Appeal from judgment of Court of Common Pleas No. 3 of Philadelphia County, Dec. T., 1964, No. 4610, in case of Elmer J. Palenscar v. Michael J. Bobb, Inc. et al.
Sidney L. Weinstein, with him Weinstein and Leonard, for appellant.
Thomas E. Byrne, Jr., with him Krusen, Evans and Byrne, for appellee.
Bell, C. J., Jones, Cohen, Eagen, O'Brien, Roberts and Pomeroy, JJ. Opinion by Mr. Justice Jones. Dissenting Opinion by Mr. Justice O'Brien. Mr. Justice Roberts joins in this dissent.
In February of 1965, Elmer J. Palenscar instituted an action in trespass against Michael J. Bobb, Inc. (Bobb) and Best Markets, Inc., to recover damages for injuries sustained as the result of an accident which occurred on July 13, 1964. A non-jury trial in the Court of Common Pleas of Philadelphia County resulted
in a verdict against Bobb in the amount of $51,000.*fn1 The instant appeal is from the judgment non obstante veredicto which was entered by a court en banc, the trial judge dissenting, upon motion by Bobb.
In July of 1964, Elmer A. Palenscar (Palenscar, Sr.) and Elmer J. Palenscar (Palenscar, Jr.) were partners in an electrical contracting business.*fn2 At this same time, Bobb was the lessee of a warehouse owned by Best Markets, Inc., and had called upon the firm of Elmer A. Palenscar and Son more than one hundred times over the previous eighteen months to do all of Bobb's electrical work.
On July 13, 1964, it was discovered that at least part of the warehouse electrical system was inoperative, and the Palenscar firm was contacted to locate the problem and make repairs. Palenscar, Sr., went to the warehouse and, after a brief inspection, called the Philadelphia Electric Company to have them send over a "primary man."*fn3 The two men checked the "primary" system, and, having found no problems there, the Philadelphia Electric Company employee left the premises.
Palenscar, Sr., next met Mr. Leno, an employee of Bobb, and told him that the entire electrical system was obsolete and dangerous. Specifically, Leno was told that the circuit breakers had been in need of repair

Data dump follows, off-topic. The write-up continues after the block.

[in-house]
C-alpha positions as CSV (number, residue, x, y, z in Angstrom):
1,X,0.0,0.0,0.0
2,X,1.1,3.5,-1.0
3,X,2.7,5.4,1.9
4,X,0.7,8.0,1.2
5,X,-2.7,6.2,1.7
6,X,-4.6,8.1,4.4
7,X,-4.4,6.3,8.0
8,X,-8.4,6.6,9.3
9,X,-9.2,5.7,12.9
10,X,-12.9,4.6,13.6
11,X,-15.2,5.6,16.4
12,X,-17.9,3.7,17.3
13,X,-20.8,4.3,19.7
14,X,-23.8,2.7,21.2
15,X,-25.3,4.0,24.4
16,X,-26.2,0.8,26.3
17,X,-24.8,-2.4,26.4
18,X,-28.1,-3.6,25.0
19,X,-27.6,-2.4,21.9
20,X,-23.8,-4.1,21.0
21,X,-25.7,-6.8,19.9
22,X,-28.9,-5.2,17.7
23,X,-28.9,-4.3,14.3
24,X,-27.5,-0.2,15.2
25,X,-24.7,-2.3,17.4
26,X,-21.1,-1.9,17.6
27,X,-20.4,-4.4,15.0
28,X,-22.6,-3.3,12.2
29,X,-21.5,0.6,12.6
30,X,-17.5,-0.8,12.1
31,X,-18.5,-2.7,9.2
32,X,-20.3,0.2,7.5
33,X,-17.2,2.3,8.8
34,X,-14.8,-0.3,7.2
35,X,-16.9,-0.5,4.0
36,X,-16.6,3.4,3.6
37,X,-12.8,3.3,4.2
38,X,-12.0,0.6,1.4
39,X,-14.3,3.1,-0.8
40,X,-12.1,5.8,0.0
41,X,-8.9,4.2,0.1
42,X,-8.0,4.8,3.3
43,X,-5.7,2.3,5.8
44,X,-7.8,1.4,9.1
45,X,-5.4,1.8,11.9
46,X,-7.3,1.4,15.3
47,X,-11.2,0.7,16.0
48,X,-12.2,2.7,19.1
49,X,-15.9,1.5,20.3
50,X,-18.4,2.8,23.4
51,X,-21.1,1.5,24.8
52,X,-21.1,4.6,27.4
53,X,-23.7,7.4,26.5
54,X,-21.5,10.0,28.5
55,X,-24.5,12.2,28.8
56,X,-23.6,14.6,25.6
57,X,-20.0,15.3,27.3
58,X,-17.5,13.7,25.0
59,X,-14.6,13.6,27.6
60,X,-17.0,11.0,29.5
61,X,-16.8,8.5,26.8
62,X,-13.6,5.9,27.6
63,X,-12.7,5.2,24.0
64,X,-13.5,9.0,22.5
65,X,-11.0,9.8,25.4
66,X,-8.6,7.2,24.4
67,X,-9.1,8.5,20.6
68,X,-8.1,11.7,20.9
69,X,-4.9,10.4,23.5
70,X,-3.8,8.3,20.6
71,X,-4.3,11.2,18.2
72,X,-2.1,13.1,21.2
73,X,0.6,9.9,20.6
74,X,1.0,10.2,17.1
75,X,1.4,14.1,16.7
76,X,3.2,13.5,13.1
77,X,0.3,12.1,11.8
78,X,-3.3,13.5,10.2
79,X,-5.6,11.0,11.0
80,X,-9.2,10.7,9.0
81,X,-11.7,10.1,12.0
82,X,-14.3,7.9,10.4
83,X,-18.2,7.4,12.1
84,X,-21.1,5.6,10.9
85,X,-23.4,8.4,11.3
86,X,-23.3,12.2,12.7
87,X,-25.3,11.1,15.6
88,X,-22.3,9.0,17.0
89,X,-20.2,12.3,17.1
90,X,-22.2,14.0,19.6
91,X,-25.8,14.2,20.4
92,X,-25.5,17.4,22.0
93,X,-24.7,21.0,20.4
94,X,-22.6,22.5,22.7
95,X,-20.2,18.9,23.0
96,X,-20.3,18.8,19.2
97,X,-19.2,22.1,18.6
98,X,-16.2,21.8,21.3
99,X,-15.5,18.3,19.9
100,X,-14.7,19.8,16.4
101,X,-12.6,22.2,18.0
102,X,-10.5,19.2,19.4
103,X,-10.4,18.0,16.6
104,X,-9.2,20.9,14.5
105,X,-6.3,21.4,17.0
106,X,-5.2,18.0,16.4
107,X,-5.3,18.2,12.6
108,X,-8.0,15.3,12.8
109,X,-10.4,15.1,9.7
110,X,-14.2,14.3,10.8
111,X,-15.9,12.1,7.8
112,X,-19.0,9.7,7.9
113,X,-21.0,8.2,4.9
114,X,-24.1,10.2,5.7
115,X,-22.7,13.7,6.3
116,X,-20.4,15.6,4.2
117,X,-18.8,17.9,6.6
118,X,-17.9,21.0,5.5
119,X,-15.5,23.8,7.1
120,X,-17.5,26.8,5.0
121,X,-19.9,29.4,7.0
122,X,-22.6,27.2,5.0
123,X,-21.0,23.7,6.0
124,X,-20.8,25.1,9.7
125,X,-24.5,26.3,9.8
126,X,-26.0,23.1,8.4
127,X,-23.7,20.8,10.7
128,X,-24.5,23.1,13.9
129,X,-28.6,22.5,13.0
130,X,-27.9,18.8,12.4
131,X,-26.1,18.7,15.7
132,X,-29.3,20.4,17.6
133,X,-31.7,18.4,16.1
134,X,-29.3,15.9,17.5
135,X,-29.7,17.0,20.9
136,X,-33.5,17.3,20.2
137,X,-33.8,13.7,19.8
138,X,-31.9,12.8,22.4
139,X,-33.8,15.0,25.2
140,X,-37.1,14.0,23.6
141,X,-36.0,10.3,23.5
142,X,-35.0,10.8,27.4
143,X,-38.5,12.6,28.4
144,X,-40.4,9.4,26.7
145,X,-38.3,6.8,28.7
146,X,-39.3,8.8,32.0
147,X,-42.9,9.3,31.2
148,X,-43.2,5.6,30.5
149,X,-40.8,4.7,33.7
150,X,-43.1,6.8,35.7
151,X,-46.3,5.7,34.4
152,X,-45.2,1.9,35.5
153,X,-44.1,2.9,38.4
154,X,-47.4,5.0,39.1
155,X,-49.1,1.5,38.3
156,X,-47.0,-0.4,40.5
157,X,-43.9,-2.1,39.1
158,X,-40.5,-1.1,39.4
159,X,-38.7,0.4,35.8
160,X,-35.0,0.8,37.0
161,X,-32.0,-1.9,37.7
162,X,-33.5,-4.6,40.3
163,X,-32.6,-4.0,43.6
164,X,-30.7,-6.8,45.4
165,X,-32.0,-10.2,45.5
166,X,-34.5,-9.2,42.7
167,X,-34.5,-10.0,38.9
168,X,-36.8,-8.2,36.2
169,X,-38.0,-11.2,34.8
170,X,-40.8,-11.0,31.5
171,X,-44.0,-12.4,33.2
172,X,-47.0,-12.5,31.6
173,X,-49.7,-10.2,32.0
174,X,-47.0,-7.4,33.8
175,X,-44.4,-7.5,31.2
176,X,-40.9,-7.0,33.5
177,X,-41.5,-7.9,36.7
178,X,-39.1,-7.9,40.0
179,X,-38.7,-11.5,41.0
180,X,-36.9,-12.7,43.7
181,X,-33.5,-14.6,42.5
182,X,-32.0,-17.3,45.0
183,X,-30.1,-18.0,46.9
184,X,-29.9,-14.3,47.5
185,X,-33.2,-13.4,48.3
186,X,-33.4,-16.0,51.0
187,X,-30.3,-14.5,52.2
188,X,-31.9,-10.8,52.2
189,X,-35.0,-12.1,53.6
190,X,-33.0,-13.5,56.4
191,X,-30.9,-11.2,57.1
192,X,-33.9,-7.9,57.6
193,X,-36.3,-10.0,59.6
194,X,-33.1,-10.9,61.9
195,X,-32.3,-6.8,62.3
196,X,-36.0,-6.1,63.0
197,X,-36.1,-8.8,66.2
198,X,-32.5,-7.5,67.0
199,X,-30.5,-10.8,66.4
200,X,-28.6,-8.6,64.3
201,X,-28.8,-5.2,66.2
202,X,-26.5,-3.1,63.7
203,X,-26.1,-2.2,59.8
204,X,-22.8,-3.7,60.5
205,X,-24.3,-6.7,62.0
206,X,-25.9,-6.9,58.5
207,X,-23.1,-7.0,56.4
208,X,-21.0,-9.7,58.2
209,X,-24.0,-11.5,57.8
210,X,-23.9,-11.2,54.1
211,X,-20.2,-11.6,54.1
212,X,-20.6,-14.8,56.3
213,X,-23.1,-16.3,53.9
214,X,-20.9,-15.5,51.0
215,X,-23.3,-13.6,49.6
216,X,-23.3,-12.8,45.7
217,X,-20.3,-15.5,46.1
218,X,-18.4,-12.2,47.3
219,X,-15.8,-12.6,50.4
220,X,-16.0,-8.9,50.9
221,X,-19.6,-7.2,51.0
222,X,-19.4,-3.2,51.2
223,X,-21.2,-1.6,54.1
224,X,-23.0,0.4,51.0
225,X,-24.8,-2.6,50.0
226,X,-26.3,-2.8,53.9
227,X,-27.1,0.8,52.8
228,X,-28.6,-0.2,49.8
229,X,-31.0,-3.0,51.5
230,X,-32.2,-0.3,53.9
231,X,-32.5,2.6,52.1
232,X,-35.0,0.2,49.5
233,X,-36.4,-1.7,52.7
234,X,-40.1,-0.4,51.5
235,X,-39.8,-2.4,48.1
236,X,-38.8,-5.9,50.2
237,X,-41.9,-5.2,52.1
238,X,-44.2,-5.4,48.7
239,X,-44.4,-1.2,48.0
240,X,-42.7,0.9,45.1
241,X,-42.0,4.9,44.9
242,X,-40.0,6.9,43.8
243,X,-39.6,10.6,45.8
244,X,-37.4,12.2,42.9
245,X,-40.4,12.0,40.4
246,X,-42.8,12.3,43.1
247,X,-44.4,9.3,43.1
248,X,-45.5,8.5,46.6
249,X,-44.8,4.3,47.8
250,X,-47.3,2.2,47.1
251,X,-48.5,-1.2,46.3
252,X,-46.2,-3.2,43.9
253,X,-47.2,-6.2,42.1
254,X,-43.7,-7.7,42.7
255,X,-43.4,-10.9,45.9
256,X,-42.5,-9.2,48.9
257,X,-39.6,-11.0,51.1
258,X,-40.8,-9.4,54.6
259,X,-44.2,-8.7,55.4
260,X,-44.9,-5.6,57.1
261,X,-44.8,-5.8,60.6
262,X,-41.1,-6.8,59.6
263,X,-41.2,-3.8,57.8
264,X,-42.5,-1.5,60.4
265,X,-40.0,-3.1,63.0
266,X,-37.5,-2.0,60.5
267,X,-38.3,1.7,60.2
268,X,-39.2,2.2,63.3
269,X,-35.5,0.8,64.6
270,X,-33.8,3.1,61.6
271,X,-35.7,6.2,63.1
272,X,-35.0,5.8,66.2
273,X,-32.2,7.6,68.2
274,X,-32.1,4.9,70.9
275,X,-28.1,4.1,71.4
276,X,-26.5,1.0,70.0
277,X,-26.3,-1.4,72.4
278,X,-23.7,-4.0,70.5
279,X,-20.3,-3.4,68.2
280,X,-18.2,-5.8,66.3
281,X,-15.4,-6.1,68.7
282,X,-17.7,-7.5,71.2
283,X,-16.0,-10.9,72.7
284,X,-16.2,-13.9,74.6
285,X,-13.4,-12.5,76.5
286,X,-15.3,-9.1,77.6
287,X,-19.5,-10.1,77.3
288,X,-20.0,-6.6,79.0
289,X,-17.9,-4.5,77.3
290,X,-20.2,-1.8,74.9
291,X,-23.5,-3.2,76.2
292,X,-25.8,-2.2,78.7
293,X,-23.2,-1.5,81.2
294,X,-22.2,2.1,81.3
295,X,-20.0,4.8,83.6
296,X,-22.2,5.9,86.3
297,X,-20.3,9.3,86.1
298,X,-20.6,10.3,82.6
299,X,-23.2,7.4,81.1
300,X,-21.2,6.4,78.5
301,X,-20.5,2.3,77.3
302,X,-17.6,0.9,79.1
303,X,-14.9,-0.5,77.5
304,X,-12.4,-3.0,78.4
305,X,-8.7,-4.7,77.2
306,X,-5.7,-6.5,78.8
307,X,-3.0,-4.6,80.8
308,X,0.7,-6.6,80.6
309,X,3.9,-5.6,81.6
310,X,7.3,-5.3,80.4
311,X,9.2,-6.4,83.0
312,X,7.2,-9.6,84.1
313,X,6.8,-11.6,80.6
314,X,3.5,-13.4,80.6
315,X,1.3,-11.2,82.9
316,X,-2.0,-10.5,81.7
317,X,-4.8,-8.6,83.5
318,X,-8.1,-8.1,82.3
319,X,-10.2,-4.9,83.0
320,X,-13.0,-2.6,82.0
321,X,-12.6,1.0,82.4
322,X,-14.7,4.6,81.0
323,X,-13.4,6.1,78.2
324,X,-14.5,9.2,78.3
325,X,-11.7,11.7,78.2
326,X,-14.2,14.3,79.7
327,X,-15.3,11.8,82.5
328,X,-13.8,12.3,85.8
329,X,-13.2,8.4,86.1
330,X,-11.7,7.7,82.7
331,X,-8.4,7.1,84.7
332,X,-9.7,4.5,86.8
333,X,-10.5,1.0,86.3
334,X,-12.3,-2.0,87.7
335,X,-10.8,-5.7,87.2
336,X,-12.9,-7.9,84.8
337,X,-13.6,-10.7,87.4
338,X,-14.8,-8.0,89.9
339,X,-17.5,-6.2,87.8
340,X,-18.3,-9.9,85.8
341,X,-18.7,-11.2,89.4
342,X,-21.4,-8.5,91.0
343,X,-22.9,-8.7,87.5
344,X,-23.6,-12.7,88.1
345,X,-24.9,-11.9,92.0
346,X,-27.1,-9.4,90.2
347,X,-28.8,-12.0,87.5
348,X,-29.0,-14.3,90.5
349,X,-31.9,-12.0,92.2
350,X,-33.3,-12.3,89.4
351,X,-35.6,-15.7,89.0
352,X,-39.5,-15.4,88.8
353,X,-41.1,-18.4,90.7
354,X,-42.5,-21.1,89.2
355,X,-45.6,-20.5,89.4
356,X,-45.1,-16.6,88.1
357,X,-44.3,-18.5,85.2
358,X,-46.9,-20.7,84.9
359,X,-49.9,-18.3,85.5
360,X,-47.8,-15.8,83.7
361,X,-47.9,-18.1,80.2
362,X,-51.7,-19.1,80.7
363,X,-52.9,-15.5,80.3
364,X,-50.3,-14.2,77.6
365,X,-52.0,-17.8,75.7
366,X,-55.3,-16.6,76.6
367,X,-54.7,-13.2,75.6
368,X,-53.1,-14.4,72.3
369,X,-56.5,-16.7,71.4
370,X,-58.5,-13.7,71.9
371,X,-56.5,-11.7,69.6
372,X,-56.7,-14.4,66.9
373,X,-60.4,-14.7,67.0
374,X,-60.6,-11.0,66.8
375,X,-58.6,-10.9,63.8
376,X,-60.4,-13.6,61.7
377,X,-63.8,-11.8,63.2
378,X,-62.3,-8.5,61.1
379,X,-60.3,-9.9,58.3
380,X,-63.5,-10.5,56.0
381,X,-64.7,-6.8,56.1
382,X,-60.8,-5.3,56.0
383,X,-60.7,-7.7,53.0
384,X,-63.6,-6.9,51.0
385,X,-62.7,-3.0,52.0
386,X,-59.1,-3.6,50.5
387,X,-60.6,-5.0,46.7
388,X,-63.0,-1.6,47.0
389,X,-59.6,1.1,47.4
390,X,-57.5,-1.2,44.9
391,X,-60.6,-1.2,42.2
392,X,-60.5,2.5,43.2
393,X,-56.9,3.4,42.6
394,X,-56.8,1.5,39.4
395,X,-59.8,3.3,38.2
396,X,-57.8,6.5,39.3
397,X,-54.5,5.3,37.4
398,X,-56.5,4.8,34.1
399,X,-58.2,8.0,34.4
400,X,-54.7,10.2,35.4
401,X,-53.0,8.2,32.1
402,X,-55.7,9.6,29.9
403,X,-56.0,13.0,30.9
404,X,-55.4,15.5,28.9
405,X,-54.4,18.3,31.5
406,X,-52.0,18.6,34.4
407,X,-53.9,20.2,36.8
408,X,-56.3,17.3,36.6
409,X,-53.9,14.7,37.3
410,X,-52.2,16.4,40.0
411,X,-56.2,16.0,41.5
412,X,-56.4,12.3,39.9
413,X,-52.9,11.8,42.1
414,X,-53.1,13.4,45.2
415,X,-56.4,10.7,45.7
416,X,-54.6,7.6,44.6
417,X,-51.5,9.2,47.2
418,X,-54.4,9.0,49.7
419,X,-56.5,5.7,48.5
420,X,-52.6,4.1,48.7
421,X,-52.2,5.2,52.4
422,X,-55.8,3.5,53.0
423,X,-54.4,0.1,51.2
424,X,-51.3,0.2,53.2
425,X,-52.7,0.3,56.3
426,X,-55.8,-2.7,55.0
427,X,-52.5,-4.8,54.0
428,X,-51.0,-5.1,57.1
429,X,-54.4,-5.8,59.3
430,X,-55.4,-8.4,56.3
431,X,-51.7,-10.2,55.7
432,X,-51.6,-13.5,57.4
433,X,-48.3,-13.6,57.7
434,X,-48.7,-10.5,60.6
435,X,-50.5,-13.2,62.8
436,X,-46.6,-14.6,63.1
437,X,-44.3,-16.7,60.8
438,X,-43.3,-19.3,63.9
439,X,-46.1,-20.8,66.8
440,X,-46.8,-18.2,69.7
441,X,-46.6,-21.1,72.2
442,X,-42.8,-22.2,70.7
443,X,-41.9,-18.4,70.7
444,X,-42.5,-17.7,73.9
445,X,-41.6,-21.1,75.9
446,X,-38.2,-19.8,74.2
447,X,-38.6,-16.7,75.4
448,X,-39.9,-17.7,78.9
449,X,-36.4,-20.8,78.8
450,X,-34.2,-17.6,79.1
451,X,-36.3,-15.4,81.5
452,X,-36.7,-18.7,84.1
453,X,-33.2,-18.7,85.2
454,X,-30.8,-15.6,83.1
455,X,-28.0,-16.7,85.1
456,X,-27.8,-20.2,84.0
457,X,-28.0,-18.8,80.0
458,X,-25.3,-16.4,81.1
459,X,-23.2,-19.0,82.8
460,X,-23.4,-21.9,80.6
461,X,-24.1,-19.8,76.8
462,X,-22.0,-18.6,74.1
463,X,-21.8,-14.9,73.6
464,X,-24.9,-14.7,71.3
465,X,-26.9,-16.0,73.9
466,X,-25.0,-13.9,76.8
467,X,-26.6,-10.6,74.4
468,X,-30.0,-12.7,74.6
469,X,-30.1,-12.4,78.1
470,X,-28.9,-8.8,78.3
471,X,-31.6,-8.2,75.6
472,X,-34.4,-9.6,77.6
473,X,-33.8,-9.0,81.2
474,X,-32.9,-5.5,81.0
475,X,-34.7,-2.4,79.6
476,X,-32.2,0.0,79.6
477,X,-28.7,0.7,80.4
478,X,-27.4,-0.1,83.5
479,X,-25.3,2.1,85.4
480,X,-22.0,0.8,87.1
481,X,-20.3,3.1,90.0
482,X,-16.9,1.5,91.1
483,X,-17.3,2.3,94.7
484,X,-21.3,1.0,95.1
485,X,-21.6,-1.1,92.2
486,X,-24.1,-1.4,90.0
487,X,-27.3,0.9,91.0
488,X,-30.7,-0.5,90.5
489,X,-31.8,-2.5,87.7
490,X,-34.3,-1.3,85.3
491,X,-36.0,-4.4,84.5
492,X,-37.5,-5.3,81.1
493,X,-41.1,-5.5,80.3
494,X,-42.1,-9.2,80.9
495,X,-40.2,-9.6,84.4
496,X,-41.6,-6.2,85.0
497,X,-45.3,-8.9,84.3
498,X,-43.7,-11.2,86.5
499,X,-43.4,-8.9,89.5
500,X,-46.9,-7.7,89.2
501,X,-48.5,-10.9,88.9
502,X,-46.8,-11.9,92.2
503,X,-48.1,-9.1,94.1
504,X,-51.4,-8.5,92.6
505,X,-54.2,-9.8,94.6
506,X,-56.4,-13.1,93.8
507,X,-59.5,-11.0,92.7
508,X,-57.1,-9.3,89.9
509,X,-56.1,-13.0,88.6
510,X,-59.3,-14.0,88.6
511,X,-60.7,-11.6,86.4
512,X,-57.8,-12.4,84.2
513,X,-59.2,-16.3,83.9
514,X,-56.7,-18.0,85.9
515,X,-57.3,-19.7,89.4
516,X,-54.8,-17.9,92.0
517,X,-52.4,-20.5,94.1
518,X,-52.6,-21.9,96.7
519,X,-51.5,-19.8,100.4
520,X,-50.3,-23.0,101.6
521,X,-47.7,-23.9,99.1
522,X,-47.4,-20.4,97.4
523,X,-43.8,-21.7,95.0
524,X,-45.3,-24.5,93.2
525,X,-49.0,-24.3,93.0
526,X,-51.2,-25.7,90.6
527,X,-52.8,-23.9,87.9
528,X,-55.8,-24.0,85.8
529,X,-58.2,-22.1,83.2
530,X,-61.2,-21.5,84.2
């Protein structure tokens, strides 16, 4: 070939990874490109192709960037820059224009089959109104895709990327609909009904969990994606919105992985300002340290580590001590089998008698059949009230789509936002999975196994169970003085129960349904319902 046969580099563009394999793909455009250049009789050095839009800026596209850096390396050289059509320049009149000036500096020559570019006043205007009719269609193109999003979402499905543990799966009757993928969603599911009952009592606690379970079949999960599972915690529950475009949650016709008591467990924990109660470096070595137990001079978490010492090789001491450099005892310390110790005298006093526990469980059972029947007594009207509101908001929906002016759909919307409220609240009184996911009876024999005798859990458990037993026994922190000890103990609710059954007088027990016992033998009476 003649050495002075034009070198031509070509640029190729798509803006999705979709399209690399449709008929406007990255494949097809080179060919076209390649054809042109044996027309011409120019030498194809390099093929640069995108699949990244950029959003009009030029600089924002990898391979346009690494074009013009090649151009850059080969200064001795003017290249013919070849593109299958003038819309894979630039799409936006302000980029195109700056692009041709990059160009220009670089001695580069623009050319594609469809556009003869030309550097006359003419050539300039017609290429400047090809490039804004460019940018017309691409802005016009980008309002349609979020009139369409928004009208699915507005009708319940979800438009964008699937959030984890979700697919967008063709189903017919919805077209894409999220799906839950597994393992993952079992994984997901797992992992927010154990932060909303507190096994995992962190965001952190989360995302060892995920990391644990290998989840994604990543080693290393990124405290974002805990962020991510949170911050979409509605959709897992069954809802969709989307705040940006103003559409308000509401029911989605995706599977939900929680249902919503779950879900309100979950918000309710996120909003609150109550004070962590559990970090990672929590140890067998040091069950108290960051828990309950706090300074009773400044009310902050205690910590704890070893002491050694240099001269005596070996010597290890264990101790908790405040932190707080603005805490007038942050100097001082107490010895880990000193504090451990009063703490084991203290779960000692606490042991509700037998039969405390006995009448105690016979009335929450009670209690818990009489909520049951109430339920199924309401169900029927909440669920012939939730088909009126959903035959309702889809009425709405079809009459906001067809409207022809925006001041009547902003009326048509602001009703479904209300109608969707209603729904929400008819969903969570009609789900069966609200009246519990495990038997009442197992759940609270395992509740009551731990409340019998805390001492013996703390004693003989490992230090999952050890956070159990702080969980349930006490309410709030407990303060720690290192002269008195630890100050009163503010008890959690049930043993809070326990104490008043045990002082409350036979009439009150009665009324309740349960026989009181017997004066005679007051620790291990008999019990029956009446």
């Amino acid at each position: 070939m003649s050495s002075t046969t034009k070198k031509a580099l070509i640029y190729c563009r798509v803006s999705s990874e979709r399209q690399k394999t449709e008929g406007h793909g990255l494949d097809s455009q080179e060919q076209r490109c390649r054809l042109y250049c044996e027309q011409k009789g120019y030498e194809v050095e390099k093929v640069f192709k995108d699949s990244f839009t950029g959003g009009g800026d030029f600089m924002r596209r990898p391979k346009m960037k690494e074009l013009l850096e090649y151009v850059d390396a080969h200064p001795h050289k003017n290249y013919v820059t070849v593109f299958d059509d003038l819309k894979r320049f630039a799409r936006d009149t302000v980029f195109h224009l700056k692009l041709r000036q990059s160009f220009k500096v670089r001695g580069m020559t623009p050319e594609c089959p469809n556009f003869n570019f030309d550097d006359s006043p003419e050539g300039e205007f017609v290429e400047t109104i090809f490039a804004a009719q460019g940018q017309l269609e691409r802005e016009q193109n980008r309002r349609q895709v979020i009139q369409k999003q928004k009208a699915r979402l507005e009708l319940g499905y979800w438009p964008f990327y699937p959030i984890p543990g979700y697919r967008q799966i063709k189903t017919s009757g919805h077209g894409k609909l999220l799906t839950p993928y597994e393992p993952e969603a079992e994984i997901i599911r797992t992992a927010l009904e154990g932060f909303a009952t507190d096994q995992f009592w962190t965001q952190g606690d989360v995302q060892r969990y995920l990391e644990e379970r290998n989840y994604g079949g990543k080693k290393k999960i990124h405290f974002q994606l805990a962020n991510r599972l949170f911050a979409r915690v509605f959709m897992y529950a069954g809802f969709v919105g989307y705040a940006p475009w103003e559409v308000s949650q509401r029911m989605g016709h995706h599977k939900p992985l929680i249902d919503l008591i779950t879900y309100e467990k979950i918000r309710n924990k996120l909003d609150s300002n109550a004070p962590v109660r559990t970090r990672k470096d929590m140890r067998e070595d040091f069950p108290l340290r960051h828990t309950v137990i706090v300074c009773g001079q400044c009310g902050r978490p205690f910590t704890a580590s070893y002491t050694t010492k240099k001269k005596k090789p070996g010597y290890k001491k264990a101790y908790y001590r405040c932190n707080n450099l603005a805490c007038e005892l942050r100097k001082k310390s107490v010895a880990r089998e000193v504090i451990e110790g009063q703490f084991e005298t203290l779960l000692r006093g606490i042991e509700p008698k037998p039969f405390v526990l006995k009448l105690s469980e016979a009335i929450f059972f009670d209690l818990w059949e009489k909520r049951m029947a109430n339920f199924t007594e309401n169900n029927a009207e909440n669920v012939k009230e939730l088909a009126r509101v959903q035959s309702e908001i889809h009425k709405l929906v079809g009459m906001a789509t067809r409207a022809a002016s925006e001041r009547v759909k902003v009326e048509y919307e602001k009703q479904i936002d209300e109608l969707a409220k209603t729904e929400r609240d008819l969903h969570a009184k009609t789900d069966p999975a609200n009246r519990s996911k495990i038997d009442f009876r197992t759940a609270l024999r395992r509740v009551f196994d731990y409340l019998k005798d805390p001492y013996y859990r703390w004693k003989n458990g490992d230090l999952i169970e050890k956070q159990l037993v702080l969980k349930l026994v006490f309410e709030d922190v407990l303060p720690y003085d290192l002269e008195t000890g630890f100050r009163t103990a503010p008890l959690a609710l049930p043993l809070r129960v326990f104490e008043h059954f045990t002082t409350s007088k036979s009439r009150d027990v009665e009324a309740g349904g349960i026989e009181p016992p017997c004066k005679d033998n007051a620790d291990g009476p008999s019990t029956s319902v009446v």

since before Bobb leased the premises. Palenscar, Sr., estimated that it would cost well over $1,000 to replace the existing system, and Leno told him that, since the building was due to be condemned at any time for the construction of the Delaware Expressway, Leno preferred not to make such an investment.*fn4
In response to a call from Palenscar, Sr., William Lawler, an employee of Beeman Electric Company, brought some electrical meters to the warehouse, and the two men proceeded to check the circuitry for the east side of the building, having first cut off the power to that side. Meanwhile, Palenscar, Jr., arrived with a coil of wire his father had requested, and proceeded to check the west side of the building. However, he did not first shut off the power for that side.
During the course of his work, Palenscar, Jr., came upon one particular circuit breaker, which he believed to be the source of the problem. By this time, Palenscar, Sr., and Lawler had found everything to be satisfactory in their half of the warehouse, and had restored the power to the east side. In order to examine the circuit breaker, Palenscar, Jr., began removing the cover from the box which enclosed the breaker. Before he could finish, there was a flash of light and an explosion, as the result of which Palenscar, Jr., was severely burned, suffering the injuries for which he presently seeks recovery. The explosion was apparently caused by a short ...